- Appomattox: Victory, Defeat, and Freedom at the End of the Civil War by Elizabeth R. Varon
In this well-researched and cogent book, Elizabeth R. Varon reexamines the complex legacy of Robert E. Lee’s surrender to Ulysses S. Grant at Appomattox. She skillfully dissects the visions Lee and Grant held on April 9, 1865, and how Americans of all persuasions debated the meaning of Appomattox in the year that followed.
At Appomattox, Varon contends, the two generals offered competing visions of peace. To Grant, Union victory symbolized the triumph of good and a vindication of the free North’s ideals; he offered Lee generous terms because his eyes were on the future, where chastened and repentant southerners would work toward justice. To Lee, Union victory was not the triumph of right but that of might over right: honorable southerners had simply been outnumbered, and for that—along with secession and slavery—they had nothing to apologize. All southerners could hope for was restoration, a reversion to what Lee and many Confederates envisioned as the antebellum glory days—albeit without slavery, but with white supremacy intact. Each man was convinced he held the only morally righteous position, and their competing visions did much to shape postwar politics, Reconstruction policy, and justice for African Americans.
Varon carefully details the week surrounding Appomattox, following Lee’s desperate attempt to reunite with Gen. Joseph Johnston’s forces and avoid defeat. She analyzes the exchange of letters between Grant and Lee, with Lee looking for restoration in the face of Grant’s vision of a world transformed. In his farewell address, Lee praised Confederate valor and cited overwhelming numbers as the reason for Union victory. Varon’s reading of it as an “irresistible consolation” to many southerners is astute, as is her reminder that the Lee of [End Page 70] 1865 was a different Lee than the reluctant soldier fighting for Virginia in 1861 (141). Confederate troops and civilians, along with Copperhead Democrats and even some moderate Republicans, rallied around both Lee’s vision of an outnumbered, noble Confederate army and his hopes to restore a world that largely resembled the South of 1860. Radical Republicans, abolitionists, Union veterans, African Americans, and some southern unionists clung to Grant’s vision of a moral triumph over an erring South and a progressive future.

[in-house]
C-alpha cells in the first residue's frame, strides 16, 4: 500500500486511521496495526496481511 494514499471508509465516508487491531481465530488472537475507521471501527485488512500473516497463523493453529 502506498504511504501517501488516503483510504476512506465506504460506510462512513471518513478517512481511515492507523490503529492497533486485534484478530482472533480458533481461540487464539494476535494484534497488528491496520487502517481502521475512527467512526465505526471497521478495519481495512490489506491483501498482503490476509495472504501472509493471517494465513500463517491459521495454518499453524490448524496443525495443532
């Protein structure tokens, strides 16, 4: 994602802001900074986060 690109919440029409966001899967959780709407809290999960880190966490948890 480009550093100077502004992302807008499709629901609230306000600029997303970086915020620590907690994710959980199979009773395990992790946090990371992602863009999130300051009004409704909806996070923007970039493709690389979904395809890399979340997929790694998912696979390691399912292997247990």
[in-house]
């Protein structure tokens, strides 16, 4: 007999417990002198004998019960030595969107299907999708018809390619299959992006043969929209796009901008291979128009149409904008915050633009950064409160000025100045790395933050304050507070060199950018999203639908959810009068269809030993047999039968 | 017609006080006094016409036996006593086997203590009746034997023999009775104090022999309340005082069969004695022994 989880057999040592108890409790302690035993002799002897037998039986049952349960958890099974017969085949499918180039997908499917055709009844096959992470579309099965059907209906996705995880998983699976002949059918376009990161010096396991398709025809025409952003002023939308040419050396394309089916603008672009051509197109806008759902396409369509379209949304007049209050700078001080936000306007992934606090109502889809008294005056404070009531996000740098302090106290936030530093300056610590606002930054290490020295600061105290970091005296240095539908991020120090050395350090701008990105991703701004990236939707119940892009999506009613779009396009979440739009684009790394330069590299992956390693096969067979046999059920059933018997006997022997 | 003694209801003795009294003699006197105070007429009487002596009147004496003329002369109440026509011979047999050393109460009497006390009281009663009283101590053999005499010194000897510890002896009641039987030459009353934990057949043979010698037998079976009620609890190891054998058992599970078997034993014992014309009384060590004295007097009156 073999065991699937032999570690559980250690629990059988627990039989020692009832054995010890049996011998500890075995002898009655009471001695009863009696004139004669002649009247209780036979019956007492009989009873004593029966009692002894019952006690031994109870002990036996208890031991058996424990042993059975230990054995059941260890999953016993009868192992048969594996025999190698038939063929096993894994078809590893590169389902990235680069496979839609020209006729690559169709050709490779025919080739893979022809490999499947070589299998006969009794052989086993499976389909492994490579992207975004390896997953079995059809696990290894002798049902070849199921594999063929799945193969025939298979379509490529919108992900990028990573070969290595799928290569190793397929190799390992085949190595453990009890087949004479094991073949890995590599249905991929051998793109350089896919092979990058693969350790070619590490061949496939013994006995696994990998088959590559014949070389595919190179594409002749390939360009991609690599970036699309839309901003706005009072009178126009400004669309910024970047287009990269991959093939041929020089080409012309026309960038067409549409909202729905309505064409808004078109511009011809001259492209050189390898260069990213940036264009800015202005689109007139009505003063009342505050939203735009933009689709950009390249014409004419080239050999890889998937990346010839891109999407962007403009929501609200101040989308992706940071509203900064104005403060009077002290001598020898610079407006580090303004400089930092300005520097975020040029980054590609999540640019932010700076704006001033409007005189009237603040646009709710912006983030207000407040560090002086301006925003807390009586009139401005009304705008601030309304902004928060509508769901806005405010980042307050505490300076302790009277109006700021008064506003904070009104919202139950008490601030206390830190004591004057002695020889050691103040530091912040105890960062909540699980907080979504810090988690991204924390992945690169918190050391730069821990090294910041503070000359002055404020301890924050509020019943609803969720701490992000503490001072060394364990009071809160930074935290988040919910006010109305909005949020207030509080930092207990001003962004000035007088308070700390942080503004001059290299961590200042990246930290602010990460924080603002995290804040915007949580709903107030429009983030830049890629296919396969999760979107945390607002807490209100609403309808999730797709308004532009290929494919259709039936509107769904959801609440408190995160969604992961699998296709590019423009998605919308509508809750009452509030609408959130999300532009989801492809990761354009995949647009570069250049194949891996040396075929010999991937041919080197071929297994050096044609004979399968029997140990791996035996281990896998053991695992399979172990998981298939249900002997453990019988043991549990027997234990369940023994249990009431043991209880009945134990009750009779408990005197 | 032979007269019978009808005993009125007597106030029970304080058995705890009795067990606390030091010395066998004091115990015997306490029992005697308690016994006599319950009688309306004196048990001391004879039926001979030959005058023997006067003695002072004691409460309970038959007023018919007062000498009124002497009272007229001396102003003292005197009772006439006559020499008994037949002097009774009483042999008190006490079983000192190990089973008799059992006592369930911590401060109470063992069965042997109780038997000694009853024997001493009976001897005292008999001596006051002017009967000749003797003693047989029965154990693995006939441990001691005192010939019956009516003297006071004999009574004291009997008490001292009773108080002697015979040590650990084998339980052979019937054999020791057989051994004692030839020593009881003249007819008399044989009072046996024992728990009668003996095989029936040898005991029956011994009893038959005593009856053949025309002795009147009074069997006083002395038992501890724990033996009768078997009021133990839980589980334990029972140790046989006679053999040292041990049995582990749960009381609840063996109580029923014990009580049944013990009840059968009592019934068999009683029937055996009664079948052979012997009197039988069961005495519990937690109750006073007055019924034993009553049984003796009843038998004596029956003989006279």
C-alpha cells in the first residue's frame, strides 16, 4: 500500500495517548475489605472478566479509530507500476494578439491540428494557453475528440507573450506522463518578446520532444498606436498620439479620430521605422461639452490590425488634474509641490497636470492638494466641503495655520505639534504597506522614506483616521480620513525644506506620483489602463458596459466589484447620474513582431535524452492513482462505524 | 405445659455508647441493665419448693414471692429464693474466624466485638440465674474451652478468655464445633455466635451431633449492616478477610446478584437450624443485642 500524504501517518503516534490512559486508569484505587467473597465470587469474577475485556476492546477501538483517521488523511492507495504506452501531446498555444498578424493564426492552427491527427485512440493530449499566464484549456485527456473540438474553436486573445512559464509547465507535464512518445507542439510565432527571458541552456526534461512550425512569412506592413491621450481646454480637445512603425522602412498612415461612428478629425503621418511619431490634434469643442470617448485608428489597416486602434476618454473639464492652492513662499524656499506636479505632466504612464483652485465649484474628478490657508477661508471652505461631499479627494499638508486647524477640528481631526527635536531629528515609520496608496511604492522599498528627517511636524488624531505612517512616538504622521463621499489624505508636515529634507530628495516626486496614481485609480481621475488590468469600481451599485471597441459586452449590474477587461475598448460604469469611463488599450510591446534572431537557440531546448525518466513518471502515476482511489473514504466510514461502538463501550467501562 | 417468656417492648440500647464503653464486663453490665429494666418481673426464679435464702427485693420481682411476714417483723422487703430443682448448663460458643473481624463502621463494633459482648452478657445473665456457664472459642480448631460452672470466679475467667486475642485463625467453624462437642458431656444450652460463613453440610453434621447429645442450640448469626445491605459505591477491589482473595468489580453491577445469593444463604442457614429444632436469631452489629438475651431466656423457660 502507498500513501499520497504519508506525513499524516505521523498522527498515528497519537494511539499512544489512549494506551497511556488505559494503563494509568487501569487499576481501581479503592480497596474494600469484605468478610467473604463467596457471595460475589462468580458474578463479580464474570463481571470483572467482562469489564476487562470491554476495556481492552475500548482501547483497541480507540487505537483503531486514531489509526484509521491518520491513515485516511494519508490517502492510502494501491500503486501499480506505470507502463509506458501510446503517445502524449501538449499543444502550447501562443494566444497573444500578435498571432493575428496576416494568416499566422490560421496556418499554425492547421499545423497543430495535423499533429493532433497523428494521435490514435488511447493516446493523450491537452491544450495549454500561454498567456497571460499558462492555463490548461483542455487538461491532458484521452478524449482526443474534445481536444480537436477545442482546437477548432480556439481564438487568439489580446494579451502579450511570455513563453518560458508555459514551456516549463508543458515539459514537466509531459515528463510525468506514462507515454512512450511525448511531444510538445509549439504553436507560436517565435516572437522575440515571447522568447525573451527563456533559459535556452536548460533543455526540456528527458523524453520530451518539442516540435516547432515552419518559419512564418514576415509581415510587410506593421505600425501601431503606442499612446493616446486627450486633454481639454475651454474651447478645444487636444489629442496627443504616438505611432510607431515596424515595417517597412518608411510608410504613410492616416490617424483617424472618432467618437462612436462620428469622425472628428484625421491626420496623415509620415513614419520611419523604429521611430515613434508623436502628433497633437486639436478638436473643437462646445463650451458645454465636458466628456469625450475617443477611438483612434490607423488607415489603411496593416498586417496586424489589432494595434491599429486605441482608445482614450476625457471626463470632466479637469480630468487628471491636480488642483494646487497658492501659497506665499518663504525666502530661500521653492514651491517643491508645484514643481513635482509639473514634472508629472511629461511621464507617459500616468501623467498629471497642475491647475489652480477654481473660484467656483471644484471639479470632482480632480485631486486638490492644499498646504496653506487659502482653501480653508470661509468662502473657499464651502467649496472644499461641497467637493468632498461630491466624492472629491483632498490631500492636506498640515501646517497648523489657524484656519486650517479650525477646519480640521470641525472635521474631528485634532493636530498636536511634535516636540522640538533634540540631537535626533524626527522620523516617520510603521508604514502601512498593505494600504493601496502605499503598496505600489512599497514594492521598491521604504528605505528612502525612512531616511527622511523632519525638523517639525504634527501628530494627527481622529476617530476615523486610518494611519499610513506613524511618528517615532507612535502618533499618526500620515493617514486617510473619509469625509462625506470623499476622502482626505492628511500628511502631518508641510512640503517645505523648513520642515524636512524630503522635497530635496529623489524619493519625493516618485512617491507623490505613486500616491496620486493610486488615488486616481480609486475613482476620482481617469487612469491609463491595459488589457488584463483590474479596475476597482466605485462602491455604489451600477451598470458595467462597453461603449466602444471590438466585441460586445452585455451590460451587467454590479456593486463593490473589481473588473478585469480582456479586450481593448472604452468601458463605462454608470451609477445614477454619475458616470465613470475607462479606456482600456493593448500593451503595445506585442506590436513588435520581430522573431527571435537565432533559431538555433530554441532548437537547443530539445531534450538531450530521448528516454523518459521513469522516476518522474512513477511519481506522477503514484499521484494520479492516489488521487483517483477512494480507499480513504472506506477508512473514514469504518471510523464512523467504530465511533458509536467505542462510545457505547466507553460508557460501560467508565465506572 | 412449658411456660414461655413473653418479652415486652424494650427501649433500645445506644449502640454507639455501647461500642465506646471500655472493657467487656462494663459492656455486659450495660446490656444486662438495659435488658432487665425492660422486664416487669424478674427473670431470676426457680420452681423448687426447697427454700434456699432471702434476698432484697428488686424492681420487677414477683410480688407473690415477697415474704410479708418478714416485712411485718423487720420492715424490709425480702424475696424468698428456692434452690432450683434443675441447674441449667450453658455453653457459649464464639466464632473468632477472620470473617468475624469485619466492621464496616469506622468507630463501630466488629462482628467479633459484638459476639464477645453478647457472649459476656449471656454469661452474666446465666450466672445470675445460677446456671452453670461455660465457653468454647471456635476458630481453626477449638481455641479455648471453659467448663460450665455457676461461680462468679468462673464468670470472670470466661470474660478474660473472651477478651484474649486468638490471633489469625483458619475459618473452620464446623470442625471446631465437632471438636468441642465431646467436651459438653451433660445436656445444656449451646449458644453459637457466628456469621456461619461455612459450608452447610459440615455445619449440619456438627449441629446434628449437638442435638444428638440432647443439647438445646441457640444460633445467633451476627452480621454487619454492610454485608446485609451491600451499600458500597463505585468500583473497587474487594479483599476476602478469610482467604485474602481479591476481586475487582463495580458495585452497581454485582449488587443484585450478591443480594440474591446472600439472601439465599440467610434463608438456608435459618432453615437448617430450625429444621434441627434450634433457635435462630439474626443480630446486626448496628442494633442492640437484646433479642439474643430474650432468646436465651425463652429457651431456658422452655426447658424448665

In his last public address before his death, Abraham Lincoln noted that the road ahead was “fraught with great difficulty” (103). This became abundantly clear in the months that followed. Lincoln’s (and Radical Republicans’) endorsement of black suffrage sent a clear message that there would be no simple restoration, but, dangerously, northerners did not share a uniform vision for the peacetime world. After Lincoln’s assassination, it quickly became clear that President Andrew Johnson’s vision matched more closely to that of Lee than that of Grant. In the year that followed Lee’s surrender, Grant became more and more urgent in his recognition that African Americans’ rights were imperiled. As such, he found himself at odds with both Johnson and Lee, who grew more hardened and intent on restoration. He led Confederates and northern Copperheads in reenvisioning Appomattox as a conditional contract between northerners and southerners—one that radicals had betrayed by their insistence upon racial equality. Varon’s reassessment of Lee stands as an important contribution, as she insists upon his ideological stance and reminds readers that he denied the reality of anti-black violence in the postwar South, though he clearly knew better.
A year out from Lee’s surrender, what all Americans shared was only a sense that the generous terms of Appomattox had been betrayed, whether by Andrew Johnson, the Radical Republicans, or whites who failed to protect African American rights. Early on, Varon notes that Grant wanted “the might of the federal army” on display at the surrender while Lee avoided bringing many men to partake in “the mortifying experience of surrender” (48–49). Because of this, the...